Pro-life Democrats have message for party: 'Bring us into your big tent'

By Elizabeth Eisenstadt Evans

when the official party platform advocates for removing current legislative
restrictions on obtaining abortions, pro-life Democrats came to Philadelphia
with a counter message: You can’t win big without us.

Democratic candidate Hillary
Clinton has called for repealing the Hyde Amendment, which forbids federal
funding for most abortions and continues to be included in many federal
appropriations bills for abortions. Her stance has been endorsed in the party
platform, which also calls for eliminating the Helms Amendment, which prohibits
U.S. foreign aid from being used to fund abortion-related activities.

But Kristen Day, executive director
of Democrats for Life of America, notes that since 2008, when President Barack
Obama launched his first term, the party has lost 11 governorships, 30 state
chambers, 69 house seats, 13 seats in the U.S. Senate and 912 seats in state

While the pro-life Democrats
agree with 99 percent of their party’s views on issues like paid maternity
leave and a living wage, Day said the Democrats have become a party of the Northeast
and the West.

“We’ve got to open up the big
tent,” she said in an interview with Catholic News Service. “Voters want to
come back to the Democratic Party, but the party platform and the extreme
positions we have been taking prevent them from doing so.”

Day has been buoyed by a recent
Dallas gathering of approximately 500 women who identify as pro-life feminists.
“We think we are doing this alone but we have this whole network of women out
there,” she said. “A lot of them (are) doing this work on the ground to provide
the support we are talking about. They know what women want and what we women
need. We’re the fourth wave of feminism, and we are pro-life.”

As the Democratic National
Convention played out at Philadelphia’s Wells Fargo Center, she said she had
some revealing, encouraging conversations while sitting at the Democrats for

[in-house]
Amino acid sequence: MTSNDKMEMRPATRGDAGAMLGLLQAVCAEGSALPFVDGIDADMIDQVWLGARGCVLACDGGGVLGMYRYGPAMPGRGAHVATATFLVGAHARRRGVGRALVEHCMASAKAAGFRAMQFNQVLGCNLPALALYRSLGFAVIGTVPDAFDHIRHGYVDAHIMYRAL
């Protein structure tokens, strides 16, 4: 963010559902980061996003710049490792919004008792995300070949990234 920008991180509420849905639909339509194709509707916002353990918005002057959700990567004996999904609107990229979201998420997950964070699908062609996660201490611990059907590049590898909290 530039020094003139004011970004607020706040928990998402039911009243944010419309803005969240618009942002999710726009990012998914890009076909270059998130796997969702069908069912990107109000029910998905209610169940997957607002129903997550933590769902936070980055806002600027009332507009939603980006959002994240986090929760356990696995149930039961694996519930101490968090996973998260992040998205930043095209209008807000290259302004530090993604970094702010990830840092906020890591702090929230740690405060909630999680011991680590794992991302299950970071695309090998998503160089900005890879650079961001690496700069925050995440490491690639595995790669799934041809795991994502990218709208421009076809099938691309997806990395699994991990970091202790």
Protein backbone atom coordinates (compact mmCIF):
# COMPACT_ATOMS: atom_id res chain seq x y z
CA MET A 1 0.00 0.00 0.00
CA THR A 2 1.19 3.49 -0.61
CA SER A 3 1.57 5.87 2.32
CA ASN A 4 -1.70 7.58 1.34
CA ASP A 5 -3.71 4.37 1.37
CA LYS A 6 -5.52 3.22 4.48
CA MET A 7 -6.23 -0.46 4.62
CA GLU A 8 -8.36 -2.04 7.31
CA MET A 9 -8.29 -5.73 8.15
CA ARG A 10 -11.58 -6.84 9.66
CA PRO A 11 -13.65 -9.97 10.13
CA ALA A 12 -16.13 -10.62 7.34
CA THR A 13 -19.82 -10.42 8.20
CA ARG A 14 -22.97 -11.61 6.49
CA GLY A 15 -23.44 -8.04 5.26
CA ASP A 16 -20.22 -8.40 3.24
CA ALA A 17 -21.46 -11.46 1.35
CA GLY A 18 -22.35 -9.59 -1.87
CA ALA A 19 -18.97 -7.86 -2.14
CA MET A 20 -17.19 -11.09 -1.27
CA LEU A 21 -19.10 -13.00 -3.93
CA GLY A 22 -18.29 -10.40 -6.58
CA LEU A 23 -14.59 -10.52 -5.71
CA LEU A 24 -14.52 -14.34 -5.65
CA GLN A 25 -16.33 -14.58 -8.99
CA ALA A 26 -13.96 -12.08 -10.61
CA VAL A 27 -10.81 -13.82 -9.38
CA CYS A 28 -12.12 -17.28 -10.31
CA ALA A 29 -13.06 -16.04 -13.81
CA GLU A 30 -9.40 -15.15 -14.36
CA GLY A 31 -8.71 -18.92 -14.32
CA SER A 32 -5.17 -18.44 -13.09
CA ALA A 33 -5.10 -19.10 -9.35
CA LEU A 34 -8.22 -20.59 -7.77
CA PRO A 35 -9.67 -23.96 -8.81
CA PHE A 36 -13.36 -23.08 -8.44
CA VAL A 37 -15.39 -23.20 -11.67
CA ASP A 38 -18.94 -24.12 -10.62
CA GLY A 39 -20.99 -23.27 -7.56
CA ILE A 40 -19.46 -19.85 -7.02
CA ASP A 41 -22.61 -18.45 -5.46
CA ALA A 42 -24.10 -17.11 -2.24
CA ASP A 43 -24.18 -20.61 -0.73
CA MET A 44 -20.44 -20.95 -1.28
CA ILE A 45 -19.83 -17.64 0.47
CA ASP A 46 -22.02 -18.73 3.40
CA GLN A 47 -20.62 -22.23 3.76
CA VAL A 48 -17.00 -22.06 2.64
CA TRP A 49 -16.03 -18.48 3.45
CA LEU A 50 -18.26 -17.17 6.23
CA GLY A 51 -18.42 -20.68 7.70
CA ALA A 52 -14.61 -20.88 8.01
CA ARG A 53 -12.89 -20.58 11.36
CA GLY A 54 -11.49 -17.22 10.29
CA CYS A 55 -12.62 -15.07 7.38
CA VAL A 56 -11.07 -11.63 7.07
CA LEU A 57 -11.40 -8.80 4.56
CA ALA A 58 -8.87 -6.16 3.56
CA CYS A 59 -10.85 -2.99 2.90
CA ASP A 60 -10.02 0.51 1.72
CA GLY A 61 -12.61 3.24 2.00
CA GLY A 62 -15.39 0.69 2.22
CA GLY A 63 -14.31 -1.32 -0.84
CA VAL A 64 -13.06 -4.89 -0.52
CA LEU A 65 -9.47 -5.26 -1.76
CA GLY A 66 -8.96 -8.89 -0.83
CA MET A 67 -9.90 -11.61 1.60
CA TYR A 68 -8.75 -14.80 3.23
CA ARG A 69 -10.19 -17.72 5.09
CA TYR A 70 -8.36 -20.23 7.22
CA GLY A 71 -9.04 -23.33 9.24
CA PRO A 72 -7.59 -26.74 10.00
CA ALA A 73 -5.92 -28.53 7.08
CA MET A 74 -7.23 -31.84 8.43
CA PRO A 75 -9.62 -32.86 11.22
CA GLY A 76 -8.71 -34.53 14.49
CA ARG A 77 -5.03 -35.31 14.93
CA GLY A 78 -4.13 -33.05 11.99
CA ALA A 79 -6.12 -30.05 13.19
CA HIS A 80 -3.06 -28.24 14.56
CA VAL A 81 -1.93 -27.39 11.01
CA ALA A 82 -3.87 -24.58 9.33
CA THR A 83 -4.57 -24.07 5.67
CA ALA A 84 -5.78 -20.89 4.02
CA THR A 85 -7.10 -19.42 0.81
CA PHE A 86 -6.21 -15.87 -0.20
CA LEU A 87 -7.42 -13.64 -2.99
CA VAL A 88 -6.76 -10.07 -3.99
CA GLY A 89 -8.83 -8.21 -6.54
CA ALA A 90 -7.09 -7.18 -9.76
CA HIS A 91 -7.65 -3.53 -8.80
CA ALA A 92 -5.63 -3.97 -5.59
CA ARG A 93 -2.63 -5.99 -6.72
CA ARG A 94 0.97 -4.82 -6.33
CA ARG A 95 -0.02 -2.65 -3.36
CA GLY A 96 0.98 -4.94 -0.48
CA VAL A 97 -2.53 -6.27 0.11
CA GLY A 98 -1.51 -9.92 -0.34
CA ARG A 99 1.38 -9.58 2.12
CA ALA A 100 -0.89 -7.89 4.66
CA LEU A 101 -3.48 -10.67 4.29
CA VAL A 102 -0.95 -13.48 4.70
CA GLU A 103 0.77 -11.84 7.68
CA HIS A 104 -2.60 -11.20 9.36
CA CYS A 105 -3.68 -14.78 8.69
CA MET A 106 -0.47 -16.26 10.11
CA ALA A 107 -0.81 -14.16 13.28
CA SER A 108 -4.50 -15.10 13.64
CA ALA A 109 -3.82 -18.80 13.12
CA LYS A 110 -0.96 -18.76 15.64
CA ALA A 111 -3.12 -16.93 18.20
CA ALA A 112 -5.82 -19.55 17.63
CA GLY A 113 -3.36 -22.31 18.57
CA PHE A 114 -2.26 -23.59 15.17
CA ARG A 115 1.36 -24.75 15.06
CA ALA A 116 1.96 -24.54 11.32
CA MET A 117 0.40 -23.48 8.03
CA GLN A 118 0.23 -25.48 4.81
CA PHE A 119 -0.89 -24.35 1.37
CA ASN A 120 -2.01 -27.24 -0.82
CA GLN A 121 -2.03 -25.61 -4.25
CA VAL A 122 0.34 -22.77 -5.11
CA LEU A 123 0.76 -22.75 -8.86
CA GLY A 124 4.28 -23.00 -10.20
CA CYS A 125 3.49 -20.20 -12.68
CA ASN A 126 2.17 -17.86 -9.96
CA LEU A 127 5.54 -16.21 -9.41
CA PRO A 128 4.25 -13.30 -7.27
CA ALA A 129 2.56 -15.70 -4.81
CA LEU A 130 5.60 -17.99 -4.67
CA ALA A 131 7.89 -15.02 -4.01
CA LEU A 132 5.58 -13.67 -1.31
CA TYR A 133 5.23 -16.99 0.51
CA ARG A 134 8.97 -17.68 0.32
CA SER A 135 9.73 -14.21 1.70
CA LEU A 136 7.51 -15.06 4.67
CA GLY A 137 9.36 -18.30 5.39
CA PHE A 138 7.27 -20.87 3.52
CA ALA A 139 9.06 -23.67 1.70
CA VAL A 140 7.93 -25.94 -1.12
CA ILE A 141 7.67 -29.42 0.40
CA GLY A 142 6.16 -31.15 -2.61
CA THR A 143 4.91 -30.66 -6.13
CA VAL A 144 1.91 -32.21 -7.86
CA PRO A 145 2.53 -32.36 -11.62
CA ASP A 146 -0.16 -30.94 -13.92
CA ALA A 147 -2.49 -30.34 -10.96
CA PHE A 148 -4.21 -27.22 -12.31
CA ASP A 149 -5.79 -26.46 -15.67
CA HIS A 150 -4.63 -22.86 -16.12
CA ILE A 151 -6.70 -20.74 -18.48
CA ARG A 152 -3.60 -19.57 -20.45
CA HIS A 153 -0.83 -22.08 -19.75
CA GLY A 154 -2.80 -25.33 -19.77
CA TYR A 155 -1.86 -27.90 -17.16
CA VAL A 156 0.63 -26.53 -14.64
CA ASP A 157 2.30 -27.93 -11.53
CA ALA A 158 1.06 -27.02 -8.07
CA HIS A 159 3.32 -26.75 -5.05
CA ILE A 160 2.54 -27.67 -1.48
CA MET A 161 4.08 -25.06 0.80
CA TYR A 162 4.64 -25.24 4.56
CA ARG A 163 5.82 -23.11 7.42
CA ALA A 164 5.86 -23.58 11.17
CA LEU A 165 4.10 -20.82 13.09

Life table in a bustling hallway at the city’s convention center.

“So many of those who think they
are pro-choice are actually pro-life,” she told CNS July 27.

Christian Matuzzo, a Temple
University student who describes himself as a “dedicated pro-life Democrat from
Philadelphia,” said he had some positive and some “tougher” conversations at
the convention. “I enjoy the dialogue. It’s been great to promote the message
that we do exist in great numbers, and that we are not being represented by the

The stumbling block for many, he
said, is that many equate the pro-life cause with a lack of compassion and
concern for helping women facing unplanned pregnancies.

“I vehemently disagree with that,”
Matuzzo said. “I want to provide for women as much as they do, but I don’t feel
that you need to abort an unborn child to do so.”

At a reception honoring Louisiana
Gov. John Bel Edwards, a Catholic, who is the only Democratic governor in the South, for his
support of the pro-life cause, Day underlined that idea from the podium: “We
choose the mother. We choose the child. We choose both.”

Matt Tuman, an organization
volunteer who has helped update the Democrats for Life website and aided with
research projects, is hopeful that the supporters of keeping abortion legal and
the pro-life advocates in his party can find common ground and reduce the